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The Defector – Escape from North Korea

In this intriguing POV documentary – which premiered at IDFA 2012 – director and producer Ann Shin takes significant risks to reveal how tough it is to truly escape from one of the world’s most secretive and brutal authoritarian regimes.

In the dim light of a cab we are introduced to ‘Dragon’, his face half hidden behind the headrest of his seat. He’s arranging what sounds like a well-orchestrated abduction plot. However, Dragon is not a kidnapper, he’s something a bit more complicated that, and Korean-Canadian filmmaker Ann Shin is about to follow him to document an astonishing and harrowing journey.

In 2001, Dragon escaped from his home in North Korea across the border to northern China, one of the last remaining paths offered to those who wish to ‘defect’ from this isolationist and poverty-stricken dictatorship.

Yet, entering China gave Dragon little protection. If a North Korean defector is found in China, they are not acknowledged as a refugee but are sent back to authorities in North Korea where they face imprisonment, and perhaps even death, as punishment for escaping. Defectors can only consider themselves safe once they get out of China and are granted asylum by another country – and this is no easy feat.

After his successful escape from North Korea and China, Dragon made it his profession to help others do the same, working as a ‘broker’ to help guide defectors on a perilous 5,000km trip through China to cross the borders of Laos, and into Thailand, where they can seek refugee status.

Dragon’s work is illegal and puts him at great risk, not to mention the safety of those he is assisting. But there’s an upside to his dangerous career choice, as a broker with a successful track record, he can charge significant sums for his work.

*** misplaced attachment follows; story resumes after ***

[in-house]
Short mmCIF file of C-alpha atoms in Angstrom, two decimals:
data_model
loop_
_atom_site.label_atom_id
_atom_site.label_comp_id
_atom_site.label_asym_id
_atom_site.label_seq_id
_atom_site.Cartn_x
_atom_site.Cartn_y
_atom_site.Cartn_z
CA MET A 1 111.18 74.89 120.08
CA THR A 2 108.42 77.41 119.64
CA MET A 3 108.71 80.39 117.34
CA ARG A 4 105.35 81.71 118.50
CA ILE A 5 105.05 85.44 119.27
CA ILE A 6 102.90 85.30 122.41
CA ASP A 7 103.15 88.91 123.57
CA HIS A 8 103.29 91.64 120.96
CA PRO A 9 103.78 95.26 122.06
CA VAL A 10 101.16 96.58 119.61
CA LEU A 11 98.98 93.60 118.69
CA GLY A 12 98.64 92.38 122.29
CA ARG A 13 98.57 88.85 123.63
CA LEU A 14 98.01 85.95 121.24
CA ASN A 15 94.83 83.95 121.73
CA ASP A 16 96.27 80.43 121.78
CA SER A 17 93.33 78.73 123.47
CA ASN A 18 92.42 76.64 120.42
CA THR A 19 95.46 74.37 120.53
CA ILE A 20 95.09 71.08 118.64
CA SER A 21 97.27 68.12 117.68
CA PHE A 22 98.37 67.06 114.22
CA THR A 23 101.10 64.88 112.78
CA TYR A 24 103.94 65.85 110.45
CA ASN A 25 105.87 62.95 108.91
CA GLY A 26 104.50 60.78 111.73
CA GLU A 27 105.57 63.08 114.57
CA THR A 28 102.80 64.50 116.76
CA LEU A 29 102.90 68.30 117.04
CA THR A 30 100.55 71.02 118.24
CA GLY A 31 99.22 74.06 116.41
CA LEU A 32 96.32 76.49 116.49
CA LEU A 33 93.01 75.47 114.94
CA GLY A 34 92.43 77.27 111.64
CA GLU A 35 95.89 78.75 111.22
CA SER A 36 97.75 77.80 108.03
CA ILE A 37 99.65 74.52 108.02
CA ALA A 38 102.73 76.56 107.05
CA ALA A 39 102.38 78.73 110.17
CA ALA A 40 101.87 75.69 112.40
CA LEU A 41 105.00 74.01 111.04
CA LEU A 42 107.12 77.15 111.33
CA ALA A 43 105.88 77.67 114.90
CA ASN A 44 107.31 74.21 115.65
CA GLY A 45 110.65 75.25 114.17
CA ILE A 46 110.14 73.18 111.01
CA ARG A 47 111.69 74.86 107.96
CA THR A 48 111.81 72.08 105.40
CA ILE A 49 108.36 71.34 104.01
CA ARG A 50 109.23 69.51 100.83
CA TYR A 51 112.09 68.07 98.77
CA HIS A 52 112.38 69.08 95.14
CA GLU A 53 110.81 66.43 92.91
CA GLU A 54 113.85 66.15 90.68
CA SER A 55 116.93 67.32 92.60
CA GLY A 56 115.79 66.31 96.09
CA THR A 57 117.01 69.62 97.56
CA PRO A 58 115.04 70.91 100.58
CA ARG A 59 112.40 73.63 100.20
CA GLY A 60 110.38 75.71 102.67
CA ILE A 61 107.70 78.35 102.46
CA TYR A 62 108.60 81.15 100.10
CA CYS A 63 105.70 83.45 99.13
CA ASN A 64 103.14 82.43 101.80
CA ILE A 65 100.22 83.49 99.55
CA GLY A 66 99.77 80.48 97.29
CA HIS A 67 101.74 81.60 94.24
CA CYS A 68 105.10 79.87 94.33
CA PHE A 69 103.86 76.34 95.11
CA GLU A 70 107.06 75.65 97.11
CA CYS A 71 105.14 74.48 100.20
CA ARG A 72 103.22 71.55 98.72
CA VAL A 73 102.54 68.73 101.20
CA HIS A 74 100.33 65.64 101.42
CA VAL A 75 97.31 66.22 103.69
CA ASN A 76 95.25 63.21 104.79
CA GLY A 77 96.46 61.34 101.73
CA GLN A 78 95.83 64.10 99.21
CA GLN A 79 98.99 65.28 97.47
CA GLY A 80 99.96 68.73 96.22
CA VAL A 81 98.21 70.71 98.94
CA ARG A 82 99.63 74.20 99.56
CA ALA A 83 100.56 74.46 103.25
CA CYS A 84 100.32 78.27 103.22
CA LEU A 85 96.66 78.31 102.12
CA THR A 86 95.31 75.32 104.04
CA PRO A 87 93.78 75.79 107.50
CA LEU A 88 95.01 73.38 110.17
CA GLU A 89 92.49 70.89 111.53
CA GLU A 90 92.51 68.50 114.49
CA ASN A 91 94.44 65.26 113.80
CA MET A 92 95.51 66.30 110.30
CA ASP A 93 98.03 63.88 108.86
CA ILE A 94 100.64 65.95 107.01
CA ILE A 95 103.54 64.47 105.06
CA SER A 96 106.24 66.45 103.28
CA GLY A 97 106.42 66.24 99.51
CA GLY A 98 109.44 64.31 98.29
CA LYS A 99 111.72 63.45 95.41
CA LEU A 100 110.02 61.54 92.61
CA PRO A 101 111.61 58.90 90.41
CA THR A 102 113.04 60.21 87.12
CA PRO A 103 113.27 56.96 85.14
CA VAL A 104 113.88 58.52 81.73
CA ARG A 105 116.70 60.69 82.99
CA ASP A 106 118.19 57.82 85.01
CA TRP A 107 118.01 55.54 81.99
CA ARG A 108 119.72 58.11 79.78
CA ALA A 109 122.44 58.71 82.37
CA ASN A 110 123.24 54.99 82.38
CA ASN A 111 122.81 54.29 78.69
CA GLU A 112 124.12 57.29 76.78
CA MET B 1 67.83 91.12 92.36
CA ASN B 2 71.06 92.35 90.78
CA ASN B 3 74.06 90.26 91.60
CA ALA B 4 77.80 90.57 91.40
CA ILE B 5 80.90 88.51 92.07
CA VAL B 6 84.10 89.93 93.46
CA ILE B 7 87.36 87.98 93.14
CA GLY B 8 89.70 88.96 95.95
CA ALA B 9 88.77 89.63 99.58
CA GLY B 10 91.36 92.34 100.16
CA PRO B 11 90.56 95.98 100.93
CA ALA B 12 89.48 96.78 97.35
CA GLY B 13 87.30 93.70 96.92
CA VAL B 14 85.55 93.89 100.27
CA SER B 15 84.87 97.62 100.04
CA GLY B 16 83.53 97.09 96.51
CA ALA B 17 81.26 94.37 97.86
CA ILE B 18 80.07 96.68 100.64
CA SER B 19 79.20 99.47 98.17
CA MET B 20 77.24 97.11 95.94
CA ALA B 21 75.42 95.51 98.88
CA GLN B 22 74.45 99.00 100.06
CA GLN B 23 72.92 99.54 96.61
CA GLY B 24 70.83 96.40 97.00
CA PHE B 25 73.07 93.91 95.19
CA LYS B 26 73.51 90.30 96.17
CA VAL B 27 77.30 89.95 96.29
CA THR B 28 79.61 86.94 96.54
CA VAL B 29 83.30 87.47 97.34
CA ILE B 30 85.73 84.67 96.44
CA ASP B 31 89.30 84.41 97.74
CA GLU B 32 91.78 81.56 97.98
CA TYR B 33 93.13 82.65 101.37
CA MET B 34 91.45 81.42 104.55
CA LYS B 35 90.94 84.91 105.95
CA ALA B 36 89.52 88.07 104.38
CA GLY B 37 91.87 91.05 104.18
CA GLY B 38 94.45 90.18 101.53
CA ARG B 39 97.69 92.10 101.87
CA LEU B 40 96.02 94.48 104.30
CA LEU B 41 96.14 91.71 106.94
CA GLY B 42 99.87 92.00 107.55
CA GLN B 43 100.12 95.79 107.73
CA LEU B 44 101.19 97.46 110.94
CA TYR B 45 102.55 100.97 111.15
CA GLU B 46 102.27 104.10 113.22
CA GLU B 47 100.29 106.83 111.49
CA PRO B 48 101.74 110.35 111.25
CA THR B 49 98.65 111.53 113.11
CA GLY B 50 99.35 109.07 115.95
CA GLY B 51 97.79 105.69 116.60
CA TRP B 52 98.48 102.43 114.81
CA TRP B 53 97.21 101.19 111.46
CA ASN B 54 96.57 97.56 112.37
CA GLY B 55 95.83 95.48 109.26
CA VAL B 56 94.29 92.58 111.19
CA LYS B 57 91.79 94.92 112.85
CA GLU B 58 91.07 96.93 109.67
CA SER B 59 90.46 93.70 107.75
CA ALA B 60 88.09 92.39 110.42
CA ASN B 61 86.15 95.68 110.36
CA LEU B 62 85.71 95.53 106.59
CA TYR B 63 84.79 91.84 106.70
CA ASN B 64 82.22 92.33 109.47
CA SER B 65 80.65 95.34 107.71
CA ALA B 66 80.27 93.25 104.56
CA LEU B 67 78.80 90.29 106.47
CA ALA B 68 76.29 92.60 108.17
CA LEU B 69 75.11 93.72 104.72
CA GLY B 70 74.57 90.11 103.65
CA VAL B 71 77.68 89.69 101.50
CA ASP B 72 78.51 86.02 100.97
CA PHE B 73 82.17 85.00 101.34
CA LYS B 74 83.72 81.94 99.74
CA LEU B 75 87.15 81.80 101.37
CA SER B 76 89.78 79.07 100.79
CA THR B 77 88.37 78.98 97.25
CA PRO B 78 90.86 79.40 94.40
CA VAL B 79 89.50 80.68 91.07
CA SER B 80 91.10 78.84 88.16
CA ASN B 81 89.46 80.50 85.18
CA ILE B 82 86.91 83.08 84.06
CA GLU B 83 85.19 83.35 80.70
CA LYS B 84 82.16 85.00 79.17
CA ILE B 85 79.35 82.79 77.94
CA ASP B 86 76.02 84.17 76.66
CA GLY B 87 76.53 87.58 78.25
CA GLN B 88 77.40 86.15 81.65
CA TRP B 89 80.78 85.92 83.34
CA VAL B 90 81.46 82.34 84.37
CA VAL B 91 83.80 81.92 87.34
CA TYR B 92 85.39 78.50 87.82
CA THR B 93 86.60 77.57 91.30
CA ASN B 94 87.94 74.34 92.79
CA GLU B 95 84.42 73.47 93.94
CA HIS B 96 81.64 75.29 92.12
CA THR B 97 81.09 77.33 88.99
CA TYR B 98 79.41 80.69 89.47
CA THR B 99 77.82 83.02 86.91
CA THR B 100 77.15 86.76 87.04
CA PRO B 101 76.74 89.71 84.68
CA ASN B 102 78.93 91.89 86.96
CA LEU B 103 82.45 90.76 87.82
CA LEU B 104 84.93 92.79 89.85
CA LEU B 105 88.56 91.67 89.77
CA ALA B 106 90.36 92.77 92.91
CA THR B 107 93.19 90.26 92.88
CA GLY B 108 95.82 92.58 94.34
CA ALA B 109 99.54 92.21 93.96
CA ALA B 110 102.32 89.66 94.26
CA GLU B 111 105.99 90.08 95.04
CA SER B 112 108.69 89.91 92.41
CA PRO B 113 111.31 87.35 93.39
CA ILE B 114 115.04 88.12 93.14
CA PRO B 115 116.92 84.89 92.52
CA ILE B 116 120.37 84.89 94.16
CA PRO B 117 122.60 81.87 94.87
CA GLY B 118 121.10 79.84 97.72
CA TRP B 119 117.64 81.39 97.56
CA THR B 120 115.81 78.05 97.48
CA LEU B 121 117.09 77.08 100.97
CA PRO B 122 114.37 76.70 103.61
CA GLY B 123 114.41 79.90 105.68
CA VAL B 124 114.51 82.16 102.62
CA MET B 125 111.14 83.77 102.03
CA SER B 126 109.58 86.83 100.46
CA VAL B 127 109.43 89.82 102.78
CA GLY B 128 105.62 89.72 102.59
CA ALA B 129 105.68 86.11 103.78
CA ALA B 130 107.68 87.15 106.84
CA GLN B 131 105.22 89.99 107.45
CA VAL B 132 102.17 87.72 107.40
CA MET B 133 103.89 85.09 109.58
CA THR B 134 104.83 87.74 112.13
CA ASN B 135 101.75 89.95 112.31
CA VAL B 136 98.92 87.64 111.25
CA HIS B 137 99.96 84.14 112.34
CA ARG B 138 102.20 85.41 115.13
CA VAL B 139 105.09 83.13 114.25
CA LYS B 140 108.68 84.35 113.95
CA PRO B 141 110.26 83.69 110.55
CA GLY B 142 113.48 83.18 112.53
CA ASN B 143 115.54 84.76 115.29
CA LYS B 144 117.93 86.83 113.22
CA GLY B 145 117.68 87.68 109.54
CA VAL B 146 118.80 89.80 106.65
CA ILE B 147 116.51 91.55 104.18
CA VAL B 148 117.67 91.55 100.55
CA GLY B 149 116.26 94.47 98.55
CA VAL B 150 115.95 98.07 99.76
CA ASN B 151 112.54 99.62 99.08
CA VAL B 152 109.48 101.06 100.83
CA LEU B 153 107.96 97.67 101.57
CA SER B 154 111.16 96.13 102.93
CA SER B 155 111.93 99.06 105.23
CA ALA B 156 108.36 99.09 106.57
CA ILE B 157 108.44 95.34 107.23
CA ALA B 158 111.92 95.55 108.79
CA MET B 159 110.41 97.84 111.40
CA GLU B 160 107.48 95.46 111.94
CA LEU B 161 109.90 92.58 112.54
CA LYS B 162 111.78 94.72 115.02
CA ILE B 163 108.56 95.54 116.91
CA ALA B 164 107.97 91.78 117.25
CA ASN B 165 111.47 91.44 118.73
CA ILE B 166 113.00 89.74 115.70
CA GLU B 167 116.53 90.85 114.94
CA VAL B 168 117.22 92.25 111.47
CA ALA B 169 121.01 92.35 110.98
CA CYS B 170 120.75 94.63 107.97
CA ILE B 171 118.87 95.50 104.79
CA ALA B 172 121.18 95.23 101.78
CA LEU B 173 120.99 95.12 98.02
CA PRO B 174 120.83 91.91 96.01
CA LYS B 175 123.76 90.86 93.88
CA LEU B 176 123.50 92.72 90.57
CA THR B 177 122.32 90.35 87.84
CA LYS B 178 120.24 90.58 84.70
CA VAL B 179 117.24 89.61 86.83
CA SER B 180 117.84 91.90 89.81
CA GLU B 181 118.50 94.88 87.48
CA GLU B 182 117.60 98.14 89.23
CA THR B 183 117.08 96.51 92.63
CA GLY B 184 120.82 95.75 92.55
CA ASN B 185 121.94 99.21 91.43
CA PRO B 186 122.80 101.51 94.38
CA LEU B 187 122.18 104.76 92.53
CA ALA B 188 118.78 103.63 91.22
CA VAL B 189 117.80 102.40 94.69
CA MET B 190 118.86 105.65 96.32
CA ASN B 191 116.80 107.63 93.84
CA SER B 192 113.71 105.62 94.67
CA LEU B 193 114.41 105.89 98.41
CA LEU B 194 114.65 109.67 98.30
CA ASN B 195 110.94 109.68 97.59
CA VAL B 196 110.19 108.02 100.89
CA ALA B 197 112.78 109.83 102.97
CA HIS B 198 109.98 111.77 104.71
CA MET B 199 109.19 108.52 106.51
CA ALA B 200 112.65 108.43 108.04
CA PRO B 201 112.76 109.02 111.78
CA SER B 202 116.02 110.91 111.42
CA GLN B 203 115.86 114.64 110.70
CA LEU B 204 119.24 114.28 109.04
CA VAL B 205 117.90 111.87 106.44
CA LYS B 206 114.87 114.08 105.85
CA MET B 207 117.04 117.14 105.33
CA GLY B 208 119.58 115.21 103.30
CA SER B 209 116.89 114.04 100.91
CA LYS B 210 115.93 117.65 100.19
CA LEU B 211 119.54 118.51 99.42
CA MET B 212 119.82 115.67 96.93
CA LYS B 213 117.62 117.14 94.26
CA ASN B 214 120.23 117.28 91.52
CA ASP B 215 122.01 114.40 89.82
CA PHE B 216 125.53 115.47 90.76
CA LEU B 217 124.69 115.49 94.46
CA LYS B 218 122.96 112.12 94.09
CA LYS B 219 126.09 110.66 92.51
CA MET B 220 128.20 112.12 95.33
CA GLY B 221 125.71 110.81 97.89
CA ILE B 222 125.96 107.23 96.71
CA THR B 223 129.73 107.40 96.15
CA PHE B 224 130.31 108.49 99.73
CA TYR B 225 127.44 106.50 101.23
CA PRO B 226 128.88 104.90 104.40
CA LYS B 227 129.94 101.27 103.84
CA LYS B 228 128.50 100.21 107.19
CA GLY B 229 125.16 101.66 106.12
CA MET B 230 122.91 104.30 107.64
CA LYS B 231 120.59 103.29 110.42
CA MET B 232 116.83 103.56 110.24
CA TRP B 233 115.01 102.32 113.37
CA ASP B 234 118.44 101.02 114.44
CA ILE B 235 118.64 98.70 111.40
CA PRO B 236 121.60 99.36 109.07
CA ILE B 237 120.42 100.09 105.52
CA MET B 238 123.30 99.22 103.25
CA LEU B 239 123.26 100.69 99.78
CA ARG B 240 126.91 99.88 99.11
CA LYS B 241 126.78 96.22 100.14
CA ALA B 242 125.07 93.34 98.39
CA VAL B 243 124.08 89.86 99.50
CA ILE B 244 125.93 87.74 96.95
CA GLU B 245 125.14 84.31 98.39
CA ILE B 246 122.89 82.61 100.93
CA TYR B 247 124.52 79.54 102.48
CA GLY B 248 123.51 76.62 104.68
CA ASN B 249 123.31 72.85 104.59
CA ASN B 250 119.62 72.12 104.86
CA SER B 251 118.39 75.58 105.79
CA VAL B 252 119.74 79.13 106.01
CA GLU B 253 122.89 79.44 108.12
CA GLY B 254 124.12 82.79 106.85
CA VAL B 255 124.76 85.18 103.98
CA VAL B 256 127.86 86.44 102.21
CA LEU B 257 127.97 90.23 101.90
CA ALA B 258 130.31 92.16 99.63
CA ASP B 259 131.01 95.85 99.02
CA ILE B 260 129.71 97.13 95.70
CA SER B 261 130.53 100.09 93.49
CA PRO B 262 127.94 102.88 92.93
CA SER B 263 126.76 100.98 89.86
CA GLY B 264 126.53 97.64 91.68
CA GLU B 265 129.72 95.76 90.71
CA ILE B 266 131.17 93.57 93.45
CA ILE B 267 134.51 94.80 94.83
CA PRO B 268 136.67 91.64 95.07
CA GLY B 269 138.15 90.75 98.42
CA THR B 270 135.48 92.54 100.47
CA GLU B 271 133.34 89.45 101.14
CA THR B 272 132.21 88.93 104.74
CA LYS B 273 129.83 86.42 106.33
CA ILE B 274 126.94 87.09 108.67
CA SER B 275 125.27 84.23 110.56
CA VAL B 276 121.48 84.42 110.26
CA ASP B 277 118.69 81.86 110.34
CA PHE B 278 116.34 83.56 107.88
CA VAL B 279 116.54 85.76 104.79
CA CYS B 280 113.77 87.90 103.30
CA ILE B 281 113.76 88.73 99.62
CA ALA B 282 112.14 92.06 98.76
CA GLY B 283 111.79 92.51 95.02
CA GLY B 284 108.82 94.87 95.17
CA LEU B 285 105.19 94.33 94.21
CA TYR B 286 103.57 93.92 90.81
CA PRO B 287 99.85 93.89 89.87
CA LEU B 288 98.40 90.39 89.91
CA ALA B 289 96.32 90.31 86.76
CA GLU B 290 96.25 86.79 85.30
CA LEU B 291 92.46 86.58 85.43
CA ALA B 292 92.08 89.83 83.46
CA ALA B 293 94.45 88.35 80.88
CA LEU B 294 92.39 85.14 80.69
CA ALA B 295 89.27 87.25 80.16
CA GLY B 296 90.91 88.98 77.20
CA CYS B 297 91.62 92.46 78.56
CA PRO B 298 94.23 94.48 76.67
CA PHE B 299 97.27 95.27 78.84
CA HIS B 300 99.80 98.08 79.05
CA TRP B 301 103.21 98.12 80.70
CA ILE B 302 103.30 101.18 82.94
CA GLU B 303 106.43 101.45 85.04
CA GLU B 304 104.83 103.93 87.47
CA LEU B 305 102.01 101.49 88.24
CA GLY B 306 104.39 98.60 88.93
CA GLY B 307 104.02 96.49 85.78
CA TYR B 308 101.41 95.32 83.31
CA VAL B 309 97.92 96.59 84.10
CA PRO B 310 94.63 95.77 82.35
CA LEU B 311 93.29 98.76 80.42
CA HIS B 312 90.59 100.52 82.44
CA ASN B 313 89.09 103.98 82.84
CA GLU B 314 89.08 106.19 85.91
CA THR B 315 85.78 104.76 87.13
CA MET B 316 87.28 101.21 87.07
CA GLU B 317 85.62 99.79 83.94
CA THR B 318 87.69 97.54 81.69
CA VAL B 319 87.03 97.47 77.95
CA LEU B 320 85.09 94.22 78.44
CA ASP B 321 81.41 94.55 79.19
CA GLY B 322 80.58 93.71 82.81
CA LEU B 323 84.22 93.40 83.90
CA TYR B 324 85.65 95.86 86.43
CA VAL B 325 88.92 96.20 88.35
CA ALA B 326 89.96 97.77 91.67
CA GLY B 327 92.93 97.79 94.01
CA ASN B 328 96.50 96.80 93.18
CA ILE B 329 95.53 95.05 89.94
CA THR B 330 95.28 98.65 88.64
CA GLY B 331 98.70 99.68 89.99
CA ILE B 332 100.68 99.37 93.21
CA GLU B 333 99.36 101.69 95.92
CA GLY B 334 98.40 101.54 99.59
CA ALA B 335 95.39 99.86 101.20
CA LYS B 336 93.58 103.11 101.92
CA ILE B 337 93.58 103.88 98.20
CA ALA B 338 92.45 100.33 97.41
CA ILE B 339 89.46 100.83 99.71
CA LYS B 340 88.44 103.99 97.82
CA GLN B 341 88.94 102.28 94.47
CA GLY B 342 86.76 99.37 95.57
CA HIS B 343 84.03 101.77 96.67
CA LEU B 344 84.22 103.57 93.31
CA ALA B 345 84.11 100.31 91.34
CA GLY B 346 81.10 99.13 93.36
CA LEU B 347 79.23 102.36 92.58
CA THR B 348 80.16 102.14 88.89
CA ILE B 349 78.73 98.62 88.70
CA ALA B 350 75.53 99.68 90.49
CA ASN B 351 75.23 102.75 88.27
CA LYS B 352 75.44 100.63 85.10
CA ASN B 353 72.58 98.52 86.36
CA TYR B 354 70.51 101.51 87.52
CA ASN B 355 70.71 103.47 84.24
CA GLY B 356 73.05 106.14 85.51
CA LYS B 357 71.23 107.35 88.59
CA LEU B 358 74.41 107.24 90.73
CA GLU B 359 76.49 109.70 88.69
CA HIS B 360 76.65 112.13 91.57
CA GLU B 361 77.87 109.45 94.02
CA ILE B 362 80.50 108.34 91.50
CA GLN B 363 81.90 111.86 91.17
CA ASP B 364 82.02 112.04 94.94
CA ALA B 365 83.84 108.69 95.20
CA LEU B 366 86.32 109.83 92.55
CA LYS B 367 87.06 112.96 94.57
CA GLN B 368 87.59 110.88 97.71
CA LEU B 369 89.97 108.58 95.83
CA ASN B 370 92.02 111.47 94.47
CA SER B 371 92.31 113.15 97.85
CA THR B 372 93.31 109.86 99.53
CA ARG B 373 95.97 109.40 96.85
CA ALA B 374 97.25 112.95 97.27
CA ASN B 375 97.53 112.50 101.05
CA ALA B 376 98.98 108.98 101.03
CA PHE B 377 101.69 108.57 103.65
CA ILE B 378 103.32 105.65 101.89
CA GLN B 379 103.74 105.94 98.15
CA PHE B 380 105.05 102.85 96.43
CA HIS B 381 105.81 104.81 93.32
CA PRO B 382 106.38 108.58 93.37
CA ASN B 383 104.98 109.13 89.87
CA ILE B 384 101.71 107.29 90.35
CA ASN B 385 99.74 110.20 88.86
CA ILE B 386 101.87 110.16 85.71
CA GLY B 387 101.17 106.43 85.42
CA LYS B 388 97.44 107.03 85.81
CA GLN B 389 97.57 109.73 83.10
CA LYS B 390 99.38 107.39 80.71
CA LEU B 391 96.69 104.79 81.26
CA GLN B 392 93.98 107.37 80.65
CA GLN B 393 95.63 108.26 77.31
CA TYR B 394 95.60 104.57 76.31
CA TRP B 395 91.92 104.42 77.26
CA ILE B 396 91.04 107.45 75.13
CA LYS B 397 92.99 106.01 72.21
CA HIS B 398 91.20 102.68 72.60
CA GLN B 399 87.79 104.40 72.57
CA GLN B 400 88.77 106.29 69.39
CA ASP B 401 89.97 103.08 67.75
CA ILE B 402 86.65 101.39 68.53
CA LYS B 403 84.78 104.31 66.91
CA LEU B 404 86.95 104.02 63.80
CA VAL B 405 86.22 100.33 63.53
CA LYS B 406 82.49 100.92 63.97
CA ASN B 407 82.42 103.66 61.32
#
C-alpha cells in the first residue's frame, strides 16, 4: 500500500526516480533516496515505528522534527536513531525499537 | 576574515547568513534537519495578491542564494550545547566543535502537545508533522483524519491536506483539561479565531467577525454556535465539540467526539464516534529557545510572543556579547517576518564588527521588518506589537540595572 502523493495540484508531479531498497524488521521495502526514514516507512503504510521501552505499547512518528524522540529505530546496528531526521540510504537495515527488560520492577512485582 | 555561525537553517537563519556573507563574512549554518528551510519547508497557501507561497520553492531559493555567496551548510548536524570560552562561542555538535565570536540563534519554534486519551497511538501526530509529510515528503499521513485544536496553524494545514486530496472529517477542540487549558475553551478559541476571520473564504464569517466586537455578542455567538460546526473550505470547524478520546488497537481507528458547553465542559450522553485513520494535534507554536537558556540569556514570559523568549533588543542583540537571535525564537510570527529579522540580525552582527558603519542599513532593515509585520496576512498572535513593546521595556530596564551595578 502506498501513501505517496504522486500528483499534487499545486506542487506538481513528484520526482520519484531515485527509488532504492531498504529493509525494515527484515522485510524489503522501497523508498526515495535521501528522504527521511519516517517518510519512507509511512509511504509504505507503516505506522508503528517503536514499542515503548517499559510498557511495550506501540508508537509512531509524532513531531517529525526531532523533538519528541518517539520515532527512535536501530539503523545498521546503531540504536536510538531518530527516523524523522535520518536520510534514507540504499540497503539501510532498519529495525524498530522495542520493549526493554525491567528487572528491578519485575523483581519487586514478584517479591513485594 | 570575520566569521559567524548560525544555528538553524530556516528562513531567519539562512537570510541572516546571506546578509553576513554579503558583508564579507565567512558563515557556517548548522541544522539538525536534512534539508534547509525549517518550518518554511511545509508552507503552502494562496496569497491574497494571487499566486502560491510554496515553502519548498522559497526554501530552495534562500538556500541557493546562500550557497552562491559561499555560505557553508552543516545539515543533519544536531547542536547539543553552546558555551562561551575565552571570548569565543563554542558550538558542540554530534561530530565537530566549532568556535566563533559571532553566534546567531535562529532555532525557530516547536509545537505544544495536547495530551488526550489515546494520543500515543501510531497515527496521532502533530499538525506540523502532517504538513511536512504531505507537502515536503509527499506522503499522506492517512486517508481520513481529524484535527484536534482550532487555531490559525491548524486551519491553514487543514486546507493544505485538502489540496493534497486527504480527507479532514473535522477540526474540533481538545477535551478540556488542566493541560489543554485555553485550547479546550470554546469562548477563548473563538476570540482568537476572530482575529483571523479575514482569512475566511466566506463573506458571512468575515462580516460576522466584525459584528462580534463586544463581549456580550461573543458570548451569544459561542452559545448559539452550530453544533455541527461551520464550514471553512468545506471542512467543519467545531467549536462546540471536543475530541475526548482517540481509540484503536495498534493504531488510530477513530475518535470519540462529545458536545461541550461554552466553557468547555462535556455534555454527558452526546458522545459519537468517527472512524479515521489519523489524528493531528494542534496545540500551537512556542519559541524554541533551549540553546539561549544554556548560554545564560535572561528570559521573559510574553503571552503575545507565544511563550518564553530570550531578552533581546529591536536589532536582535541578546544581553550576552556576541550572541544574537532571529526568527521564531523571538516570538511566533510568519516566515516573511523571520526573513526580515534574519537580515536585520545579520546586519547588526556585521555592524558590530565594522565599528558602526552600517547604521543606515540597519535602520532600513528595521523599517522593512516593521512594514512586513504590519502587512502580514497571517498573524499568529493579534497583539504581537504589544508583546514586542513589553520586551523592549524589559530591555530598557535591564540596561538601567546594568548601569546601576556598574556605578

From the outset, Shin presents Dragon as a thoroughly dodgy character. Despite his protestations that he is no shady criminal, and his assertions that he is in fact a ‘human rights activist’, we can sense that he is primarily driven to this work because it provides significant financial rewards. Indeed, Shin, who provides a strong voice within the film, is highly distrustful of the man.

But this is not just a story about Dragon, it also focuses on those defectors who need Dragon’s help. In this case, it’s three North-Korean women who are willing to pay to be smuggled across borders just to escape the horrors of their past lives and to risk everything to gain the freedom that they have never had.

Shin’s documentary is intense. Following a nail-biting expedition moving from buses, trains, safe houses, cars and hikes through forests, learning the hardships that the defectors have gone through, hearing that even if they escape China, the future cannot be guaranteed to be bright.

The Defector is a good piece of undercover filmmaking, reminding audiences of the profound and largely untold abuses of human rights that continue in North Korea by a government that is protected by China, and is almost completely inaccessible to the rest of the world.

Moreover, the film combines shaky hidden camera work with cinematic shots to produce a documentary which is visually impressive considering the conditions in which it was made.

Yet sadly, this very worthy film left me wanting. I wanted to know more about the defectors and their stories, more on their thoughts and experiences of North Korea, I wanted more to be revealed about the regime that defies international law, rejects the modern world, and embraces propaganda and absolute rule.

Of course, this is asking too much of a film which already reveals a human smuggling operation which has been largely hidden from western eyes.  Shin’s work is limited by how much information she can access considering the illegality of human smuggling operations, how secretive and fearful her subjects are, and how strong their desires to maintain anonymity.


For more information and to book tickets visit the IDFA website.


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Emma's passion for documentary film developed whilst studying History and Politics at Warwick University. After interning for the BBC's international documentary strand 'Storyville' she became intent on working in the documentary film-making industry and now works for a London-based independent production company [Spirit Level Film]. Emma is one of the only documentary-lovers around that thinks Errol Morris' films are boring.

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